One of my responsibilities at Weber State University this week was to facilitate a 2 1/2 hour discussion about diversity and inclusion. Some of you might think that sounds like a fate worse than death, but it was quite pleasant. With 14 people representing the colleges and divisions of the university, we sat around a very long table sharing our perspectives about what diversity means to us, as well as what diversity can mean to an institution.
Perhaps one of the most powerful things I heard was from Dr. Wendy Fox-Kirk, a professor in business administration, who articulated what many of us were feeling: any statement of diversity or inclusion should be aspirational. It should help us recognize the best in ourselves and others. It should also make us want to be better people in general. This sounds like one of the goals of higher education to me.
As we continued our conversation, I was struck by the sense of hope that I felt. The people around the table had very different perspectives yet were willing to engage each other in not only civil but also friendly discussion. Participants were patient. They sought clarification if there were questions or tried to find new examples or ways of sharing their thoughts with each other. The resulting dialog was dynamic because there was a sense of trust around the table.
Now, you might think, “Well you all work together, so of course there is trust.” But the reality is that our campus is quite large. Individuals can choose to stay in one area or spread out a bit, but often, the choice is theirs. The trust that flowed in the room was organic. This group had met only once a year for the last three years. Changes in membership are common. Each meeting requires we do introductions because the members do not all know each other. This means, we all enter the discussion willing or open to believe in the positive intent of the others, while recognizing that our own impact might be off the mark.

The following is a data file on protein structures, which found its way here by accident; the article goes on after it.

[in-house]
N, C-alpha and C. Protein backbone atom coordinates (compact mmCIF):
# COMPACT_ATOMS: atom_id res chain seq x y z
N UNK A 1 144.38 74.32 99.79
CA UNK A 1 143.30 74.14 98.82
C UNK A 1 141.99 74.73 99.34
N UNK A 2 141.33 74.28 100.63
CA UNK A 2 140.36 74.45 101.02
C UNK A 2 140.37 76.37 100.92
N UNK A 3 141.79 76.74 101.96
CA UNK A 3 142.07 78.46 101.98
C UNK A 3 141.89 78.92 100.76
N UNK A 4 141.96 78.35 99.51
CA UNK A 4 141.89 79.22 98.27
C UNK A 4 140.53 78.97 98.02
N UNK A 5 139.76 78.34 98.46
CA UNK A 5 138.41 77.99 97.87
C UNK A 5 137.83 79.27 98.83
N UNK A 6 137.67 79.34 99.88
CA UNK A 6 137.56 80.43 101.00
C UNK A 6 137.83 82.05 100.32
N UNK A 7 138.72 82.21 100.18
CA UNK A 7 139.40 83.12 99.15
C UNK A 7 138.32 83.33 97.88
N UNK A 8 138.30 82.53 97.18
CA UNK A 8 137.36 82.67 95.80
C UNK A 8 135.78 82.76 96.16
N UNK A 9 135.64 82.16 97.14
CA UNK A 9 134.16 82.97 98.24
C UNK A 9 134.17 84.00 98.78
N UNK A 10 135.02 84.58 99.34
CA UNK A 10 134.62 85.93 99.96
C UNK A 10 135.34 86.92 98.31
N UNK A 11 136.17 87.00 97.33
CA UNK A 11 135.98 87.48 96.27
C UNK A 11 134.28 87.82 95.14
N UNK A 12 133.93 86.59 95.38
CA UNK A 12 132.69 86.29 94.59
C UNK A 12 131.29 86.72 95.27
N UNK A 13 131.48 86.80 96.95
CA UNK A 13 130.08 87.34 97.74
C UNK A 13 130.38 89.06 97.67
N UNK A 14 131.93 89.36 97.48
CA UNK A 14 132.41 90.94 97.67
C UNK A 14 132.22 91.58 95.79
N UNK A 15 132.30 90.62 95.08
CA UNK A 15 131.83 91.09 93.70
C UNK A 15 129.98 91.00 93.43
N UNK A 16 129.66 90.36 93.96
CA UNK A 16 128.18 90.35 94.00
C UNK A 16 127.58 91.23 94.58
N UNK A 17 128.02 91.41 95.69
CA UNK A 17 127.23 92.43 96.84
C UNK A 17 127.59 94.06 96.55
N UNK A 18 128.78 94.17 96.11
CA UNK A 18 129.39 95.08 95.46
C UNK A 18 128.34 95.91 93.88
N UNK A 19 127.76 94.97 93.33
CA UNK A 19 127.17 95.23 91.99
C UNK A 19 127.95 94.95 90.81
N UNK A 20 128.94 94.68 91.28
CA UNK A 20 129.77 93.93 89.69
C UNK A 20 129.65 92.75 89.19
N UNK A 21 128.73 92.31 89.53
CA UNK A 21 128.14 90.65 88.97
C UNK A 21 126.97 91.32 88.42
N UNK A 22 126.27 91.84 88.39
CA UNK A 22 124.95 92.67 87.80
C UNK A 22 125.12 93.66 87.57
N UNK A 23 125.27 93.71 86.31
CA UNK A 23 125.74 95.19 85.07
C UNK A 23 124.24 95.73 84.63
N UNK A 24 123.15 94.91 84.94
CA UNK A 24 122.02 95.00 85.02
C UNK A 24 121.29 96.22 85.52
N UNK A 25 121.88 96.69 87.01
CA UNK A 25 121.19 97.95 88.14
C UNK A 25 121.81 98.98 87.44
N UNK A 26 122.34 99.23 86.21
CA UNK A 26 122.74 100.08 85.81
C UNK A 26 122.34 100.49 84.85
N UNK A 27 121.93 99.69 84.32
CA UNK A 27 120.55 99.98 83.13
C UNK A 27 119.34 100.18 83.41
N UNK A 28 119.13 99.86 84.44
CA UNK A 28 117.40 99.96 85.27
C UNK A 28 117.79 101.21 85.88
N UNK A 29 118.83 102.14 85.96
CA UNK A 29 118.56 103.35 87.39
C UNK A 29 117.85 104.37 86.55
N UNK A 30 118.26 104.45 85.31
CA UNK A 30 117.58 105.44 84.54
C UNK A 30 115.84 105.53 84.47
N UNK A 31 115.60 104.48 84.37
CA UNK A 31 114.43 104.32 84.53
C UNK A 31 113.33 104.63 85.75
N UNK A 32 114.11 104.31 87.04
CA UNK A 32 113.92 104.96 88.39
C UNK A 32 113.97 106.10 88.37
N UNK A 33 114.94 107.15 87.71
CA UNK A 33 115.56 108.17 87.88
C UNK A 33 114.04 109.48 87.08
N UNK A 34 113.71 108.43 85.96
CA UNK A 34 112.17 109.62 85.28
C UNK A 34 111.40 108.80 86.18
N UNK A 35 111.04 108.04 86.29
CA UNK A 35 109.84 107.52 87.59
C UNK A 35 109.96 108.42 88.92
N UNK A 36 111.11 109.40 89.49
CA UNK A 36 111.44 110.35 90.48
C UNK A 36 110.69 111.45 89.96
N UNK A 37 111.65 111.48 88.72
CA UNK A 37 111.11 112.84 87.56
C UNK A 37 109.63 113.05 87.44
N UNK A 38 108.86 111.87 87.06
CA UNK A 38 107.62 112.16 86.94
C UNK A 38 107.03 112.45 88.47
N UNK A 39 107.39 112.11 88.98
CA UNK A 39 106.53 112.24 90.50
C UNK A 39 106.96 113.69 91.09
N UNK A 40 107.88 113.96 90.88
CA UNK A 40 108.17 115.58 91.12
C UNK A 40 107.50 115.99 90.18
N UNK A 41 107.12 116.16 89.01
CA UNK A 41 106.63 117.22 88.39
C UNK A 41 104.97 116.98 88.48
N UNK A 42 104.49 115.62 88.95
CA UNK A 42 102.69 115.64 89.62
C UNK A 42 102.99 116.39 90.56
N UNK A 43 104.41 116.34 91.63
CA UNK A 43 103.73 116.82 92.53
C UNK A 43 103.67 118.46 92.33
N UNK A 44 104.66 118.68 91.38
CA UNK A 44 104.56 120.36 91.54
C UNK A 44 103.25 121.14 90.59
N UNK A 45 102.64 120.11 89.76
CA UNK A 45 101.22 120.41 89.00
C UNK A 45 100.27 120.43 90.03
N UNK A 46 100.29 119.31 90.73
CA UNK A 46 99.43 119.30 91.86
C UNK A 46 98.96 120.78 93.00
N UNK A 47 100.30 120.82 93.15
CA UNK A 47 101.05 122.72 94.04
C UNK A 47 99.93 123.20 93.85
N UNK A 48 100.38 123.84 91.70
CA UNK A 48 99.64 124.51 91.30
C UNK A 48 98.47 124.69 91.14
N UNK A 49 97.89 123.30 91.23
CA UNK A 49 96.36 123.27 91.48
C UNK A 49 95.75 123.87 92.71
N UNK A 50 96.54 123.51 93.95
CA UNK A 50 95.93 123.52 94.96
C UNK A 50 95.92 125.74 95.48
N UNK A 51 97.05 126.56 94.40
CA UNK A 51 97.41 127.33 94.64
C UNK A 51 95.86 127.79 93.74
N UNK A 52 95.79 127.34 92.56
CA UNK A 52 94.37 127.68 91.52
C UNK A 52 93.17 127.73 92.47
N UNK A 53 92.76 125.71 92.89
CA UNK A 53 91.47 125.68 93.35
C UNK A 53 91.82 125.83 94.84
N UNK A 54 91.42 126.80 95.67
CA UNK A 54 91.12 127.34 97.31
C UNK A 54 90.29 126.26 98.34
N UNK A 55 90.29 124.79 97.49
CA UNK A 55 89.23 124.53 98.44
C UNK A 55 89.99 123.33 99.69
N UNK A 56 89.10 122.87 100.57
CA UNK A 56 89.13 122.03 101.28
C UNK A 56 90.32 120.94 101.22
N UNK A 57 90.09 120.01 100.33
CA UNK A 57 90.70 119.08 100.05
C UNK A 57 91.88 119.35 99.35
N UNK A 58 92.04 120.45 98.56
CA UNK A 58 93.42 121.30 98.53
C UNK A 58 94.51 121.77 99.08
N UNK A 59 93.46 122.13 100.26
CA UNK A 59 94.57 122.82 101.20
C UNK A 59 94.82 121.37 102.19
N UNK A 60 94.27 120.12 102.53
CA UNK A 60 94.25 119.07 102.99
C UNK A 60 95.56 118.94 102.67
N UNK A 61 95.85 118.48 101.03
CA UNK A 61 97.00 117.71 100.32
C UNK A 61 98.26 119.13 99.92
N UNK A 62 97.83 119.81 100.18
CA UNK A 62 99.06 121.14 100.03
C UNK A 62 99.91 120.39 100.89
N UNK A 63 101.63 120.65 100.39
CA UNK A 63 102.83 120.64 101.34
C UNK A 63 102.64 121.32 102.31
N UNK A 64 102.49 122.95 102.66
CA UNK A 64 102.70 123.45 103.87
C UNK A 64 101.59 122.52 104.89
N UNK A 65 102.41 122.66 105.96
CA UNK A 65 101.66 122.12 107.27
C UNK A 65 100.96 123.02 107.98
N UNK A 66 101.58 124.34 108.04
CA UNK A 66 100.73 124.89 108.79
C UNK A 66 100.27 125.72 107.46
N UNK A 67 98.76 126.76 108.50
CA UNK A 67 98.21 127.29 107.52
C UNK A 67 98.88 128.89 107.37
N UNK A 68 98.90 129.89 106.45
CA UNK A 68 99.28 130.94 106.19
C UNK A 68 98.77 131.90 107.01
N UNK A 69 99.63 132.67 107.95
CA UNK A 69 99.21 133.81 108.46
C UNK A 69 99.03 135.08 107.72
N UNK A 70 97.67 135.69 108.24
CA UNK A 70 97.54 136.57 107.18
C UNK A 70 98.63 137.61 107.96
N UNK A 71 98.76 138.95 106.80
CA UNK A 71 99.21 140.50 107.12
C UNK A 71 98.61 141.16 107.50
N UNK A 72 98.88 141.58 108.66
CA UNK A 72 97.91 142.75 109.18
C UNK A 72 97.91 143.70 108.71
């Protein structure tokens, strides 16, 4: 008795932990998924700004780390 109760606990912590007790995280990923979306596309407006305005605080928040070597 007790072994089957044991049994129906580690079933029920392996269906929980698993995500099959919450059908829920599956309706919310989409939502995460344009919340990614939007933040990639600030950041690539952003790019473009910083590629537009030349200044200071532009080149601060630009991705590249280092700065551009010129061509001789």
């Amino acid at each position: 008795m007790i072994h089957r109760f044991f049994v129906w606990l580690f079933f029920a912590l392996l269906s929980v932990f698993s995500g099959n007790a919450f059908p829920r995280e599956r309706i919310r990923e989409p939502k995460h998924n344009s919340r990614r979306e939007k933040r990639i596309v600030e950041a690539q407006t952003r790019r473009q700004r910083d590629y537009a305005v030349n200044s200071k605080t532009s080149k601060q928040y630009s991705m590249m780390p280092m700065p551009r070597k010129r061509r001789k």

From this hope and trust came a recognition that while we didn’t know it all, we could learn with and from each other. It also indicated that if we didn’t find the answers we were seeking today, we could come back to the table next month to continue our efforts to find common ground, while recognizing and honoring our differences in thought, belief, action and identity. In this moment, I could not ask for more.
As we prepare to welcome a new year, it occurs to me that we could all do with some hope, trust and willingness to believe the best in people. This is hard work. It can try your patience. It can also be transformational. While we look at the turmoil in the world around us, it does not stay removed, it comes to us through commerce, military intervention, social injustice and an unwillingness to find common ground through which to examine our differences and find workable solutions to the problems of our time.
My hope for this season is to be a person who is willing to do the work that brings us closer together. I hope to build trust and learn with and from other people. Finally, I hope that when we come back together next month to continue our conversation, we maintain that friendly discourse that is so critical to our survival. Will you join me?
Adrienne G. Andrews, Weber State University’s assistant vice president and chief diversity officer